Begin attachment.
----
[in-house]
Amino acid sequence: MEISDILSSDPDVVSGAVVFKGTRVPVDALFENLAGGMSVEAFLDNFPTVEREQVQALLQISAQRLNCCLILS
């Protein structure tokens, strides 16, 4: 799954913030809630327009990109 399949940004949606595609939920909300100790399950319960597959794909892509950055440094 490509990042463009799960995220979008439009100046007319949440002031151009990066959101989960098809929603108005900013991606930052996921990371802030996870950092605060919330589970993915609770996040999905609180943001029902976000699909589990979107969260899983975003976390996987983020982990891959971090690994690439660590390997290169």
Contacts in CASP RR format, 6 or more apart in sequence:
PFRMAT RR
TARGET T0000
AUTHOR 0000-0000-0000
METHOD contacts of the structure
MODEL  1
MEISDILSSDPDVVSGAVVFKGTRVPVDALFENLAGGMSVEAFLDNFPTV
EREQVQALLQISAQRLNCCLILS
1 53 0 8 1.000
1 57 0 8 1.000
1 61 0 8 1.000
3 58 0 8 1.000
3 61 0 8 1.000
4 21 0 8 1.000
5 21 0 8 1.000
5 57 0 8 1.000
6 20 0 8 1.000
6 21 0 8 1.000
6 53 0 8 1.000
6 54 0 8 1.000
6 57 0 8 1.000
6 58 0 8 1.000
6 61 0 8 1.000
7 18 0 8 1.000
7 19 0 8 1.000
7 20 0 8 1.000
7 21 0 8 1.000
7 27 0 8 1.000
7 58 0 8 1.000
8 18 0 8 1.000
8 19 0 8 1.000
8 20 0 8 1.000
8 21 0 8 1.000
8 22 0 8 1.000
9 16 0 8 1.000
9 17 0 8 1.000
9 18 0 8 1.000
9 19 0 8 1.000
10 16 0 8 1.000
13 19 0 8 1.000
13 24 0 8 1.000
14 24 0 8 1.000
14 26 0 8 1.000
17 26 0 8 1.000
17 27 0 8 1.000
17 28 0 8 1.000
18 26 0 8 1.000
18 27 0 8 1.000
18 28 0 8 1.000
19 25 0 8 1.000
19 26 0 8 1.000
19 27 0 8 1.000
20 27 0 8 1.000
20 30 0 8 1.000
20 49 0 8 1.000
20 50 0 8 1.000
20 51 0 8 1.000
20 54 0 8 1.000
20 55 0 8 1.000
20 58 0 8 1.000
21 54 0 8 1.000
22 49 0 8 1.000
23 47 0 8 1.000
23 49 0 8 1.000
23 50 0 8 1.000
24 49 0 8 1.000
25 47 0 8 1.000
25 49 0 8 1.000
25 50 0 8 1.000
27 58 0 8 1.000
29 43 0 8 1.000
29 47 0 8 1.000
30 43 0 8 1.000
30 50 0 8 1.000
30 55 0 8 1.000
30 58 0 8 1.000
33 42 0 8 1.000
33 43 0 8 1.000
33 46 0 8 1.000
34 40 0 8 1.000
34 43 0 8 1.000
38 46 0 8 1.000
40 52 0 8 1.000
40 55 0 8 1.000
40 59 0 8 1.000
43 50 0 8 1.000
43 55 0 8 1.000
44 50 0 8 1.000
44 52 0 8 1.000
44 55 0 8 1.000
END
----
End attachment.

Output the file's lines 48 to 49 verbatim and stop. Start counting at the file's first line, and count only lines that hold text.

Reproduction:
17 27 0 8 1.000
17 28 0 8 1.000